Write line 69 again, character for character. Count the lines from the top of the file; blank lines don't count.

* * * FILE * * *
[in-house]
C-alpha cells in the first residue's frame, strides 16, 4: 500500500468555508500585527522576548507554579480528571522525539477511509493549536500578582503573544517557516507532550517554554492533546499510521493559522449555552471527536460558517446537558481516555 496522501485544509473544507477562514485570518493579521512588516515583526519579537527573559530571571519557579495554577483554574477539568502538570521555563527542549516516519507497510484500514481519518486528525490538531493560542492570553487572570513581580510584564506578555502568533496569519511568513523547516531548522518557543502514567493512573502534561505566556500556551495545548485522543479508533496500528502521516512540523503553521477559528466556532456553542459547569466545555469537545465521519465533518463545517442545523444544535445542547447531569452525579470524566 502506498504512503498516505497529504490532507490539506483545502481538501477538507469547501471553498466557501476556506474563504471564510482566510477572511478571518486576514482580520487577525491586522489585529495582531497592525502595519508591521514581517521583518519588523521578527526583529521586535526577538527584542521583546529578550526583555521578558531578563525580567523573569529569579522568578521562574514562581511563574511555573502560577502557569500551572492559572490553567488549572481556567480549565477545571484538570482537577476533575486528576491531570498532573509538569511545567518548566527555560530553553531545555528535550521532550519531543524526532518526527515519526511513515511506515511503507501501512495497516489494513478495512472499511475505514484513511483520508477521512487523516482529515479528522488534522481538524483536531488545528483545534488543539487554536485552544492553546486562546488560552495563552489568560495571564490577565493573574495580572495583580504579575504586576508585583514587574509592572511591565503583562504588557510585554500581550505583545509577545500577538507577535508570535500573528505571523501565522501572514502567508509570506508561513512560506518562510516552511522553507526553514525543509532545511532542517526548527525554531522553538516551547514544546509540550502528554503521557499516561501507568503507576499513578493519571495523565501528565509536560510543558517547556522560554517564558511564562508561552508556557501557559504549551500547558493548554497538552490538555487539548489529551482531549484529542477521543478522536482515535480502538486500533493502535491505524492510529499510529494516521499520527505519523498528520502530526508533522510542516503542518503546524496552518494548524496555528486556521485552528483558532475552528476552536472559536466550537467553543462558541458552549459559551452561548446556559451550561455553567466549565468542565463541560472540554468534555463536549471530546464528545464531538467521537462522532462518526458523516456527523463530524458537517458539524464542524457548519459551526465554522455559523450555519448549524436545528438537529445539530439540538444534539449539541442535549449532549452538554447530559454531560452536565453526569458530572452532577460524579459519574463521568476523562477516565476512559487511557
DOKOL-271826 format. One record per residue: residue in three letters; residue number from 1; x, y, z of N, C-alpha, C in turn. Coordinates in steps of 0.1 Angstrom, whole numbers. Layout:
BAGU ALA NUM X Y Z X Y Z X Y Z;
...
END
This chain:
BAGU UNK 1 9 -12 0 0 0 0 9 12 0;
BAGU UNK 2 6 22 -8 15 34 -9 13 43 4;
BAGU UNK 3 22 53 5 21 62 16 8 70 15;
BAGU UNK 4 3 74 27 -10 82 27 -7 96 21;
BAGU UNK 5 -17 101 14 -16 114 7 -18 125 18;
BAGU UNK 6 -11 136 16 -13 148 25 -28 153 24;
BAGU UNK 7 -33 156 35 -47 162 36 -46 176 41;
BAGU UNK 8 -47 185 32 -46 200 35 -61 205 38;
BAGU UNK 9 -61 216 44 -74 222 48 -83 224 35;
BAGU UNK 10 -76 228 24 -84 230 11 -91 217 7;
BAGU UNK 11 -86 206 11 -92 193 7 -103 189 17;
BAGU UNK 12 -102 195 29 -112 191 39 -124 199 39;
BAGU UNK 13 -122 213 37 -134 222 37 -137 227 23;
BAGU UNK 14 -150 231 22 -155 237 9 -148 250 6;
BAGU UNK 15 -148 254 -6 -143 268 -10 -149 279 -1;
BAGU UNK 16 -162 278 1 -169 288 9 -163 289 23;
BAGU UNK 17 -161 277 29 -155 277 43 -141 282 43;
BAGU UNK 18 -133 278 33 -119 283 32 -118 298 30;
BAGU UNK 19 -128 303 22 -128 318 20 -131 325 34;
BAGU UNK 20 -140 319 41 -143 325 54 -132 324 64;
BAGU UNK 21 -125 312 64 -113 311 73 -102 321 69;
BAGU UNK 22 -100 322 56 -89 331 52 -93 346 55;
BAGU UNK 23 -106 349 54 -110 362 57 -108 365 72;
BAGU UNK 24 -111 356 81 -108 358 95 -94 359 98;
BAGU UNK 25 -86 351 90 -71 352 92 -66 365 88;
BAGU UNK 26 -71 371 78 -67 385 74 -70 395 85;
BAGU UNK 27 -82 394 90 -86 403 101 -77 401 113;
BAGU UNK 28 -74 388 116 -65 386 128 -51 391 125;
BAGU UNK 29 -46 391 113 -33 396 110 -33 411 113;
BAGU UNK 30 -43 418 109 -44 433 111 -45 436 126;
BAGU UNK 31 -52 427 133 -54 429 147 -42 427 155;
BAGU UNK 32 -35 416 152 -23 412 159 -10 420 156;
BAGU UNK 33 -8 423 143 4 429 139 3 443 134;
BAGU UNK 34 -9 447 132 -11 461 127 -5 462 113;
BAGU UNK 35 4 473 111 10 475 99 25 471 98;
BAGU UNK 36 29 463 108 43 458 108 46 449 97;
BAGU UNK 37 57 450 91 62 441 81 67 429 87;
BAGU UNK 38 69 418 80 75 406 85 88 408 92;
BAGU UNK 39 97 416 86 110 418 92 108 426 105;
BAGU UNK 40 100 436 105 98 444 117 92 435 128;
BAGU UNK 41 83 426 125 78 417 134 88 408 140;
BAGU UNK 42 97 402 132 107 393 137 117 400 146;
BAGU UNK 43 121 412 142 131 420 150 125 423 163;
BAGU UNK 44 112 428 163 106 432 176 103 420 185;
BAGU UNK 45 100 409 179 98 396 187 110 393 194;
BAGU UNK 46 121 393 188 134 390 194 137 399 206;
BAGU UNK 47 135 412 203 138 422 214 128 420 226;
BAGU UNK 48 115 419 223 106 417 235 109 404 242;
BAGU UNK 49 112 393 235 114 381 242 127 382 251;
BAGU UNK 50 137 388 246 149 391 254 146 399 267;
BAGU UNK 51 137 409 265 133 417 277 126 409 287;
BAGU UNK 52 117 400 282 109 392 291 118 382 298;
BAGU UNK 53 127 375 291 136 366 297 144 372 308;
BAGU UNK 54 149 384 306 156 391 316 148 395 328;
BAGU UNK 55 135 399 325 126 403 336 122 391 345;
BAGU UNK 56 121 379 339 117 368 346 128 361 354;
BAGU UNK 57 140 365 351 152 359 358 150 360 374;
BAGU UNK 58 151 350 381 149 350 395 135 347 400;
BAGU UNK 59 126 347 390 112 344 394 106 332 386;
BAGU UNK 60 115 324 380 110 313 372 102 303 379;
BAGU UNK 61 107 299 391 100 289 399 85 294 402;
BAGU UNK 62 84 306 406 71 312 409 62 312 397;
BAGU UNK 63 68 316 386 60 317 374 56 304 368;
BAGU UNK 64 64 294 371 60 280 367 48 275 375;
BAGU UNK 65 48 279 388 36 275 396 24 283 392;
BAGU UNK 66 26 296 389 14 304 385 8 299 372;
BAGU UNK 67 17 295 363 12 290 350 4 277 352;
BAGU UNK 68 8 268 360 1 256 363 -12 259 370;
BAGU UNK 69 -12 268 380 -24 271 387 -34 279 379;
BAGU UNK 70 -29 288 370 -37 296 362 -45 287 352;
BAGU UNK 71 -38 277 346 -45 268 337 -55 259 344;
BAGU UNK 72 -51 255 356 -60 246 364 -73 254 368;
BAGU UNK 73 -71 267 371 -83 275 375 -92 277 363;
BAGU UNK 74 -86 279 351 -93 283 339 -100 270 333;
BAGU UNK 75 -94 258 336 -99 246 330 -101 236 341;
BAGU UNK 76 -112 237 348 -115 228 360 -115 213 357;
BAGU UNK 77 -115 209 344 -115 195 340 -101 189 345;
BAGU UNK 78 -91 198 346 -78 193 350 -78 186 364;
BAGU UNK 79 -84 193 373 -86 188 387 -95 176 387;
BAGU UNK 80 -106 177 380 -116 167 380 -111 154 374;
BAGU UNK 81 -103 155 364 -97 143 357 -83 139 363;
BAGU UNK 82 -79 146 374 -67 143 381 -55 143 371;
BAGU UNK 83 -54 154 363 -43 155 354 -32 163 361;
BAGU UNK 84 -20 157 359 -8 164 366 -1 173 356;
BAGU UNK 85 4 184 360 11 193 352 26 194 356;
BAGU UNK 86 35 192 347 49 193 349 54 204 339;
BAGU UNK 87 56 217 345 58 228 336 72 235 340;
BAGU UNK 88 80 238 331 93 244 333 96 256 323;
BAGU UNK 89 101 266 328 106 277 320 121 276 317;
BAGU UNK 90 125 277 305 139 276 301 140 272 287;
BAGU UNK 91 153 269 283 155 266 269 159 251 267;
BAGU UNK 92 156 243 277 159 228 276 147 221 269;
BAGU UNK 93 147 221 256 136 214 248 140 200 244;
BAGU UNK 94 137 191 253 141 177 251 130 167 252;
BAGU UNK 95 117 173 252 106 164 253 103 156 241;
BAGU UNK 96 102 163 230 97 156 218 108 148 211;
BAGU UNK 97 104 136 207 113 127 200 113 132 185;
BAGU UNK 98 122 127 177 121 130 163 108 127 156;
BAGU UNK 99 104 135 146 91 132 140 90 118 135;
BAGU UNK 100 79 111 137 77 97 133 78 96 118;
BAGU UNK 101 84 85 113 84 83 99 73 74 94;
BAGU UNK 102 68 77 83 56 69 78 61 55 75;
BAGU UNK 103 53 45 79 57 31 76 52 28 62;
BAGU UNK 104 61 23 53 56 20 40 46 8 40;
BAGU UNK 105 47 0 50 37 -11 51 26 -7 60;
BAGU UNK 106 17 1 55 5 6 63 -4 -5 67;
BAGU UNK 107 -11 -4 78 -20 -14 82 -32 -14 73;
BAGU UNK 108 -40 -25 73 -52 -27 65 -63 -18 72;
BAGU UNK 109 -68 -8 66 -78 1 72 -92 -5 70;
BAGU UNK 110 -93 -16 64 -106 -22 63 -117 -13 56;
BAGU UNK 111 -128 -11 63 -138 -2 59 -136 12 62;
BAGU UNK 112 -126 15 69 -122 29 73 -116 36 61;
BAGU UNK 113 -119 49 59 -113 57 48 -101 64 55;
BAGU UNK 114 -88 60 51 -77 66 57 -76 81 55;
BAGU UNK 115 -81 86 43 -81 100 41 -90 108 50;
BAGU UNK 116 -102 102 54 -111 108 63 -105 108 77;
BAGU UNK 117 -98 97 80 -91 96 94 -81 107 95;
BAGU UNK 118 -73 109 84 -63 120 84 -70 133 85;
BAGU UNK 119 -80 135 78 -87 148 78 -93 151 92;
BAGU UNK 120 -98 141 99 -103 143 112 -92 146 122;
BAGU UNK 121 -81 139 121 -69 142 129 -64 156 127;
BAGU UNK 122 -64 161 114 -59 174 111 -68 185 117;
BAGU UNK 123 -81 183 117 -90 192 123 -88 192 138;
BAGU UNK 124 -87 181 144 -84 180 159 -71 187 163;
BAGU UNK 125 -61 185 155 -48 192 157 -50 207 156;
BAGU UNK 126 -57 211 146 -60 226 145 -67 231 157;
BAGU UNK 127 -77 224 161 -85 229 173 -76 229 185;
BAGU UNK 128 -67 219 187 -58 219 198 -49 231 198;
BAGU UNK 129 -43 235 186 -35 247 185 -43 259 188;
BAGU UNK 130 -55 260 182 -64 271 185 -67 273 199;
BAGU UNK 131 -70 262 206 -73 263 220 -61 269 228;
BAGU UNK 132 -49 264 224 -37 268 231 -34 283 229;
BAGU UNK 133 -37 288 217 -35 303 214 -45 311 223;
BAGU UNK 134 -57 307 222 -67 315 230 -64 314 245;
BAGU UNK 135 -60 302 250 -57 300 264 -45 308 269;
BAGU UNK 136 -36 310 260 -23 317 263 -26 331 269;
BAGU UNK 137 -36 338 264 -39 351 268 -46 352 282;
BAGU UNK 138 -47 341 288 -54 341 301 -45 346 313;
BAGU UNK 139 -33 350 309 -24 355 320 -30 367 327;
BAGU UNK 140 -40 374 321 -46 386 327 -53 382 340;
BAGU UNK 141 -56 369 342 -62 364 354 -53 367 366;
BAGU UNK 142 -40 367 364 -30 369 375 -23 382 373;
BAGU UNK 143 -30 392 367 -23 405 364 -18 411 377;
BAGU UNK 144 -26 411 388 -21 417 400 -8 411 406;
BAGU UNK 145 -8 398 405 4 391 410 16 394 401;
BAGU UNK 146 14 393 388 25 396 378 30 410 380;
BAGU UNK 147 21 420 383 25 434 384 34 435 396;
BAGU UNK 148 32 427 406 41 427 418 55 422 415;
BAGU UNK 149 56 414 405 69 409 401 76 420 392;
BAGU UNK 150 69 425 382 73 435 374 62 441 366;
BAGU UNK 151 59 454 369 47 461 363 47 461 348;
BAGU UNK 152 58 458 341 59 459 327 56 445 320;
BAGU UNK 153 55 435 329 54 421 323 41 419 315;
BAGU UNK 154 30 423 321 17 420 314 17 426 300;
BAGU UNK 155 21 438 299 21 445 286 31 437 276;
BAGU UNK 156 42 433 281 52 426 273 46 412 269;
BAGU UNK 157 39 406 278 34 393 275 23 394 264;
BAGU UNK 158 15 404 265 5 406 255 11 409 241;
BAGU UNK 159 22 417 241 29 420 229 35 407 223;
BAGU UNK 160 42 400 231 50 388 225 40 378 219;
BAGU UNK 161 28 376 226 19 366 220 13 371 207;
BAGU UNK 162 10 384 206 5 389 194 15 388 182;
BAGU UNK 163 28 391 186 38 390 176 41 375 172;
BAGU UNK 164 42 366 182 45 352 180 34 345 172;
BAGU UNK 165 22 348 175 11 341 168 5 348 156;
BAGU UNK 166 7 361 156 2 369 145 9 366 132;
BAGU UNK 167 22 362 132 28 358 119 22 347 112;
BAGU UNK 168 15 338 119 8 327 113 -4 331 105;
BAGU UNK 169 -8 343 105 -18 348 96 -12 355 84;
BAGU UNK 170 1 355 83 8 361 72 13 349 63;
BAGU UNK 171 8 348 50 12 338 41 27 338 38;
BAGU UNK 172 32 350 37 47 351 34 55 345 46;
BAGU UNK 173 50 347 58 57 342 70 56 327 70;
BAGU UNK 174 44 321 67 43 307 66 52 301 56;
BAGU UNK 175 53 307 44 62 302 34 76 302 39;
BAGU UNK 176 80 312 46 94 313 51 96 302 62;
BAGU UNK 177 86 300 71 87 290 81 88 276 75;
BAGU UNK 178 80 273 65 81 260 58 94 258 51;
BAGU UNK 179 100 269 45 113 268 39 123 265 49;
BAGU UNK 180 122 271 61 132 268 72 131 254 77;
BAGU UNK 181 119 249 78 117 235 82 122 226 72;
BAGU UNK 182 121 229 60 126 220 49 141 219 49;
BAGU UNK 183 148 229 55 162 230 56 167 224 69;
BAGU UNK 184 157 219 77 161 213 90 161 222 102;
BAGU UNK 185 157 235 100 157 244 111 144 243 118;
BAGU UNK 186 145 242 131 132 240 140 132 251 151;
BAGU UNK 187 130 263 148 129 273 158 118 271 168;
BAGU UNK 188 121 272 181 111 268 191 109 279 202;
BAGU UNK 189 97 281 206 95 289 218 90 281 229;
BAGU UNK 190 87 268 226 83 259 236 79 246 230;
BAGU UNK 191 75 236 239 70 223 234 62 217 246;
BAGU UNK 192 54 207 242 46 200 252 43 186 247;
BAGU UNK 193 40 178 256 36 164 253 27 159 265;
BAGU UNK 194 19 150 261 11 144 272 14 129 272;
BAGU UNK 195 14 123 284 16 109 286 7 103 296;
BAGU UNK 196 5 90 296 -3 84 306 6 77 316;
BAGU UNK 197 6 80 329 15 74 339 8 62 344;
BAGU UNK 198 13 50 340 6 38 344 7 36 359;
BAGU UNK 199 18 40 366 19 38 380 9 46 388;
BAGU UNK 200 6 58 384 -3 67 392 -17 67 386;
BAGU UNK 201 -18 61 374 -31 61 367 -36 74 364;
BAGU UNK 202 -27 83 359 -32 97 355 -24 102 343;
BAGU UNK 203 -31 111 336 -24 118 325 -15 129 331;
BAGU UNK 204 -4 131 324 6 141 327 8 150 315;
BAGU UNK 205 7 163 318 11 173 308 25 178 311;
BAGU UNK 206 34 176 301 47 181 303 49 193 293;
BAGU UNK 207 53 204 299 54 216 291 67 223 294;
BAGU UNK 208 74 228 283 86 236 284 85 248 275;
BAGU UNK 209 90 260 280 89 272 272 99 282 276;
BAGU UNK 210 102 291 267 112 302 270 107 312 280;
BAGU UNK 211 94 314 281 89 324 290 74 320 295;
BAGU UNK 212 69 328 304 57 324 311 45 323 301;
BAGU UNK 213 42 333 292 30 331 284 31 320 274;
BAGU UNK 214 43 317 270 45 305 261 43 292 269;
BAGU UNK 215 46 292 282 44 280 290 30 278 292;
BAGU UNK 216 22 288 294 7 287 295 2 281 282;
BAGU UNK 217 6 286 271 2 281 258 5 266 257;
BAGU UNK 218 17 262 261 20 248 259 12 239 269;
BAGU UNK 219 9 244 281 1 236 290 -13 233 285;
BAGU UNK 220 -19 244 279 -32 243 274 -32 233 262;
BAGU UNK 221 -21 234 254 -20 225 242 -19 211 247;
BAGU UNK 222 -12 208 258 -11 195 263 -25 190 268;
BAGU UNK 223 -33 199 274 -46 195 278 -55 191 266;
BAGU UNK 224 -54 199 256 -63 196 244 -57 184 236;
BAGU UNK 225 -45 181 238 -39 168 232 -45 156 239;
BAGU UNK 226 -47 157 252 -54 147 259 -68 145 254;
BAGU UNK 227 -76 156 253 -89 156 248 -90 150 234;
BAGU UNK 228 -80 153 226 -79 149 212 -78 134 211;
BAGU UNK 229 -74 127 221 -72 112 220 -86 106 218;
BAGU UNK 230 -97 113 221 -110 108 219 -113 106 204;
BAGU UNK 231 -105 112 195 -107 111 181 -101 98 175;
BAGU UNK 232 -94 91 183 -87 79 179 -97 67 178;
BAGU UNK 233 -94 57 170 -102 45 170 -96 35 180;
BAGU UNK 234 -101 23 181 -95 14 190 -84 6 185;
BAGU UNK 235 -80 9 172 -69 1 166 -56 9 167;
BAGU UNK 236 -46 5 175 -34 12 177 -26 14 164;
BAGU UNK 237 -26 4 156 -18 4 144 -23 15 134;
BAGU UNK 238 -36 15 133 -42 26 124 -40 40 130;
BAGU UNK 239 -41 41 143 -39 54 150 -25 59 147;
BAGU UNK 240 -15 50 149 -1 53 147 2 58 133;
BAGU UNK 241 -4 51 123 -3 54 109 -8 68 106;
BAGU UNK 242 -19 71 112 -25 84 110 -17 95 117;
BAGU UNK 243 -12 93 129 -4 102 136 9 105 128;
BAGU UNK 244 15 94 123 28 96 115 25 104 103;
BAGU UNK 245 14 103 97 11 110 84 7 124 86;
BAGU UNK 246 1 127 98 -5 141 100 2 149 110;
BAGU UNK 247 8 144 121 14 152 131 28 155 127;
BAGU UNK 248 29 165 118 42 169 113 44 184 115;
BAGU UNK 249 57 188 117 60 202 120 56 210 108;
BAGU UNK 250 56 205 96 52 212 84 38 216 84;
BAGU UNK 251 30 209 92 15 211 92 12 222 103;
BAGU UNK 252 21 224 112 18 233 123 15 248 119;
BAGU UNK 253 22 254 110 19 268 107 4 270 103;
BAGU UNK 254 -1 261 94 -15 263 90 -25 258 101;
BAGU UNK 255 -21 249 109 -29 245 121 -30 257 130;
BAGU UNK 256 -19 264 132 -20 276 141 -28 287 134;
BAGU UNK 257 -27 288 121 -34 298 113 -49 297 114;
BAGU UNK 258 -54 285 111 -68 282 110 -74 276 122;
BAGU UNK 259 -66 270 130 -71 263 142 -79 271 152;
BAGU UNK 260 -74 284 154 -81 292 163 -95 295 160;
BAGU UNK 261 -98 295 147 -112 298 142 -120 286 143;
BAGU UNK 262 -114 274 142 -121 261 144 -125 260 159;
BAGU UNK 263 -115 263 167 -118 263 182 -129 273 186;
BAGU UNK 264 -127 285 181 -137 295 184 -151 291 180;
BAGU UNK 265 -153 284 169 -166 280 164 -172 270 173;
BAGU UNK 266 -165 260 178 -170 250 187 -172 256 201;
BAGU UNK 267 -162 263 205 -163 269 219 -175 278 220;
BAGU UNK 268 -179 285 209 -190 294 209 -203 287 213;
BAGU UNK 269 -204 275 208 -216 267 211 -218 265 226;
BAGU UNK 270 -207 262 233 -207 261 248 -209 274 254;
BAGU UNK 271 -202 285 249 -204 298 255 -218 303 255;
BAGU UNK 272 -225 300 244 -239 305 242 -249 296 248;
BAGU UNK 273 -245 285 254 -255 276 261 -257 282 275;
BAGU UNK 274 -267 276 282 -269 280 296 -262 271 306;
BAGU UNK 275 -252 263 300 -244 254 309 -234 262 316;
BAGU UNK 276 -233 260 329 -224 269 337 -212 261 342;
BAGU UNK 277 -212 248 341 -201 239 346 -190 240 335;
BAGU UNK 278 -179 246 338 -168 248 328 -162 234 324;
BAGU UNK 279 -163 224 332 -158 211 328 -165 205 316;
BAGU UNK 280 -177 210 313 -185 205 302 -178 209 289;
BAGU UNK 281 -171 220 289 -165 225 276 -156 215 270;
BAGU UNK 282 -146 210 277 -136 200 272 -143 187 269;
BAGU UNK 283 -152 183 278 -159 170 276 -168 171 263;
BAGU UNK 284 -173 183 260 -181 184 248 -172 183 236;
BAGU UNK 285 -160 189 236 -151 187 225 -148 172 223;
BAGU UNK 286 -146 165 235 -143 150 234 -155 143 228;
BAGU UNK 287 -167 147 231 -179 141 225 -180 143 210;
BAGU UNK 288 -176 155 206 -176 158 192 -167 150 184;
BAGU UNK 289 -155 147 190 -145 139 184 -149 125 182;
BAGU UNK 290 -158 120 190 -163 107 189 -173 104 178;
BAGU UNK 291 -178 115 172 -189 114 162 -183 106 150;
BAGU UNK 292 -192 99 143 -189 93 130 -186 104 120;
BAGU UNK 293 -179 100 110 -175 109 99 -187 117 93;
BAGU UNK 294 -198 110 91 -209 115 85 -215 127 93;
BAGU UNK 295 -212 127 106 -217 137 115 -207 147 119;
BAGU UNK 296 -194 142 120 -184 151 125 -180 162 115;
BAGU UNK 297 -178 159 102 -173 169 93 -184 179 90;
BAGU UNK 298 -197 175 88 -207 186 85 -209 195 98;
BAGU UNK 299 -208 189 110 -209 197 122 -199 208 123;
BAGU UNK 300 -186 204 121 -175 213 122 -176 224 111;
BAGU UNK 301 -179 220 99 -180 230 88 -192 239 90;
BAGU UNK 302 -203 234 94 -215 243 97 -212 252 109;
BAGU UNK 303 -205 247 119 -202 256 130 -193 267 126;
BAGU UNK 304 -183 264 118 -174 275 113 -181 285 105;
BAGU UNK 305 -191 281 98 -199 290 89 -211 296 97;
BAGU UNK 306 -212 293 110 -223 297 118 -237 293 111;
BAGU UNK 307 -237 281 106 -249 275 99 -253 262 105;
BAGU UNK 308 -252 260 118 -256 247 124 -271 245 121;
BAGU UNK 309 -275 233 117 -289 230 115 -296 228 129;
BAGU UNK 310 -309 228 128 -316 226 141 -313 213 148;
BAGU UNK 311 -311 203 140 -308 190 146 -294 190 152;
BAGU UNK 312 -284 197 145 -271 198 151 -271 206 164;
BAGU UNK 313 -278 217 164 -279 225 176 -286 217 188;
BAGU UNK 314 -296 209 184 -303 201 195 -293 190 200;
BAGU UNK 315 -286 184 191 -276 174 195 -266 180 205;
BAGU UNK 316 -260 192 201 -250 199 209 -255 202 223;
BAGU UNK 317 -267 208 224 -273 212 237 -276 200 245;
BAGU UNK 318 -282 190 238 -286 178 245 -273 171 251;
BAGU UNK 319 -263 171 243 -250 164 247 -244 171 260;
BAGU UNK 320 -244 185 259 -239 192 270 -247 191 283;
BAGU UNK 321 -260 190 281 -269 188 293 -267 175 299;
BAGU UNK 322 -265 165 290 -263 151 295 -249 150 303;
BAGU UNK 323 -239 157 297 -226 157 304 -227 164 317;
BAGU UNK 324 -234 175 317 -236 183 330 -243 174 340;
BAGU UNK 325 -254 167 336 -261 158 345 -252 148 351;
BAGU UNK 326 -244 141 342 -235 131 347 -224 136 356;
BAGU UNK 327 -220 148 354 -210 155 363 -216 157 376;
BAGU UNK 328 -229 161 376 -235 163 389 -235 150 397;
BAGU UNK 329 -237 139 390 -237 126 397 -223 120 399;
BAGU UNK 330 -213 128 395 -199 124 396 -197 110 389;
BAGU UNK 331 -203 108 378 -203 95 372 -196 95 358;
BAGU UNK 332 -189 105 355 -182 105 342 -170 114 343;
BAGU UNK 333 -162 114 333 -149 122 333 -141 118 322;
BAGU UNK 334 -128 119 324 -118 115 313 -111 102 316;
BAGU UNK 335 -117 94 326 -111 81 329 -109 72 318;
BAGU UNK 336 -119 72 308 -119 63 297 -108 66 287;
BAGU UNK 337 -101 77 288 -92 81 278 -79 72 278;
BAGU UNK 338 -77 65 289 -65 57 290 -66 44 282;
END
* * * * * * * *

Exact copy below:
BAGU UNK 62 84 306 406 71 312 409 62 312 397;